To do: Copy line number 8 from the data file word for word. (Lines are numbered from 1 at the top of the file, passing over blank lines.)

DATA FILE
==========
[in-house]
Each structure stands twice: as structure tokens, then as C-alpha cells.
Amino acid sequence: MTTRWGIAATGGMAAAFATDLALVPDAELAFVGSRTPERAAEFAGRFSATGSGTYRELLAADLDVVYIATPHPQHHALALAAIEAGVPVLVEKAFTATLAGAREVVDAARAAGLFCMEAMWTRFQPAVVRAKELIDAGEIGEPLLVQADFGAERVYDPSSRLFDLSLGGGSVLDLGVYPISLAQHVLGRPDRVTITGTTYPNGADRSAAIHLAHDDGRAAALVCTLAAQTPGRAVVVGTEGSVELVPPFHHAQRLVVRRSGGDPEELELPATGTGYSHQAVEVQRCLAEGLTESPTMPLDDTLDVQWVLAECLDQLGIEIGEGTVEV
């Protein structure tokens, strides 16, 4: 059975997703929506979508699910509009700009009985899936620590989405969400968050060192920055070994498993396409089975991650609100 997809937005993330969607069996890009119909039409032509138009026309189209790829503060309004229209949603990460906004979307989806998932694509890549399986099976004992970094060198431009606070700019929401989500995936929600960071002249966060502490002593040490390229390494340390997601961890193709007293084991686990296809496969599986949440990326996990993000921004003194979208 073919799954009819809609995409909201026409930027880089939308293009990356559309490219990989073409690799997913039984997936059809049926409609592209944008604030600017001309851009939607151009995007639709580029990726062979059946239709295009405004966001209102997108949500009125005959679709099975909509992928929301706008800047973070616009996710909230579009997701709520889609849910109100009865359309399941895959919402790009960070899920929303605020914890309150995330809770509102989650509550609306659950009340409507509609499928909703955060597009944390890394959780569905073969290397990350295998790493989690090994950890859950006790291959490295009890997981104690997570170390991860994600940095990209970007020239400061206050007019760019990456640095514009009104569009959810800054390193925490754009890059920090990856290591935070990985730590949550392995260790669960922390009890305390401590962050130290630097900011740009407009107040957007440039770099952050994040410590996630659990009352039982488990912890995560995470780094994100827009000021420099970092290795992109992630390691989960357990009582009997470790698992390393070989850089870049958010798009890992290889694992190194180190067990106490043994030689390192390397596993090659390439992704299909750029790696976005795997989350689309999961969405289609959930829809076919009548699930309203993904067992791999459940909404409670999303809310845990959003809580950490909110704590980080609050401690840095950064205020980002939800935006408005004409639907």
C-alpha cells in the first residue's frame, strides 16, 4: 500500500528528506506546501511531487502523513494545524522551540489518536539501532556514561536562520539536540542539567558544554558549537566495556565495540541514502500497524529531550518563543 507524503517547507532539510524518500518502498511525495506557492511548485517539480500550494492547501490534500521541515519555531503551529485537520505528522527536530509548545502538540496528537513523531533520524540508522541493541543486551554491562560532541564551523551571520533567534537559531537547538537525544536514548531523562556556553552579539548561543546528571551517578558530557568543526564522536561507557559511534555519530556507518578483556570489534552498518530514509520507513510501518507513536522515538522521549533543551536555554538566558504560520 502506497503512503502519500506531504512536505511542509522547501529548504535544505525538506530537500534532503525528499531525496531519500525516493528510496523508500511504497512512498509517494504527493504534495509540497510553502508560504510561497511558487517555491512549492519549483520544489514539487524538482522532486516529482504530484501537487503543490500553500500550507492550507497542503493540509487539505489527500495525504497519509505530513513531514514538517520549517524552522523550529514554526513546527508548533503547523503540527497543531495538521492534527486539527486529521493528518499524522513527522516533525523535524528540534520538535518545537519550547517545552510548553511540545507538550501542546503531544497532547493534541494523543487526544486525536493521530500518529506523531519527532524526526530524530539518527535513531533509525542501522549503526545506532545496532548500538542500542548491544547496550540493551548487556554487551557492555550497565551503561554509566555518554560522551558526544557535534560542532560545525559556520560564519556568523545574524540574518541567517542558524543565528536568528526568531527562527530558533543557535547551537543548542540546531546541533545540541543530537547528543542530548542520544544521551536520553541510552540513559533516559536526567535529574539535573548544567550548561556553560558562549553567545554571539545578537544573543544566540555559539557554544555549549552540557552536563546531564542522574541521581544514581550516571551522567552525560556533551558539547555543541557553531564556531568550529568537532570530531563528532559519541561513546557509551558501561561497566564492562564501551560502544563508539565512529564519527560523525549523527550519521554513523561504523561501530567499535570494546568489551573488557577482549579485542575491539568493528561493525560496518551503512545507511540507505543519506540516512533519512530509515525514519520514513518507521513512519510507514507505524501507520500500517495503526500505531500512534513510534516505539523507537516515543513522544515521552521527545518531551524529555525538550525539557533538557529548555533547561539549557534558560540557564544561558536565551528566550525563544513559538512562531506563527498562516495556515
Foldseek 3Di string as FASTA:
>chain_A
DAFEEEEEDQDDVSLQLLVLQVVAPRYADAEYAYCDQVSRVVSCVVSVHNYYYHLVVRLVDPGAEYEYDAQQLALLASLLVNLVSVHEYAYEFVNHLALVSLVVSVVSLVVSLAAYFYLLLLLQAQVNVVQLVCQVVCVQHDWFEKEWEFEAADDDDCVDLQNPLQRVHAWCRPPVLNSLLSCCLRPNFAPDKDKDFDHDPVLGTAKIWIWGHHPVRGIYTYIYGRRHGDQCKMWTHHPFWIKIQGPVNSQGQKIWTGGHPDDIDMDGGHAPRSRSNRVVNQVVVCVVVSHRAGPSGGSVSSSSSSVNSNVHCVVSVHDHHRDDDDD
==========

DAFEEEEEDQDDVSLQLLVLQVVAPRYADAEYAYCDQVSRVVSCVVSVHNYYYHLVVRLVDPGAEYEYDAQQLALLASLLVNLVSVHEYAYEFVNHLALVSLVVSVVSLVVSLAAYFYLLLLLQAQVNVVQLVCQVVCVQHDWFEKEWEFEAADDDDCVDLQNPLQRVHAWCRPPVLNSLLSCCLRPNFAPDKDKDFDHDPVLGTAKIWIWGHHPVRGIYTYIYGRRHGDQCKMWTHHPFWIKIQGPVNSQGQKIWTGGHPDDIDMDGGHAPRSRSNRVVNQVVVCVVVSHRAGPSGGSVSSSSSSVNSNVHCVVSVHDHHRDDDDD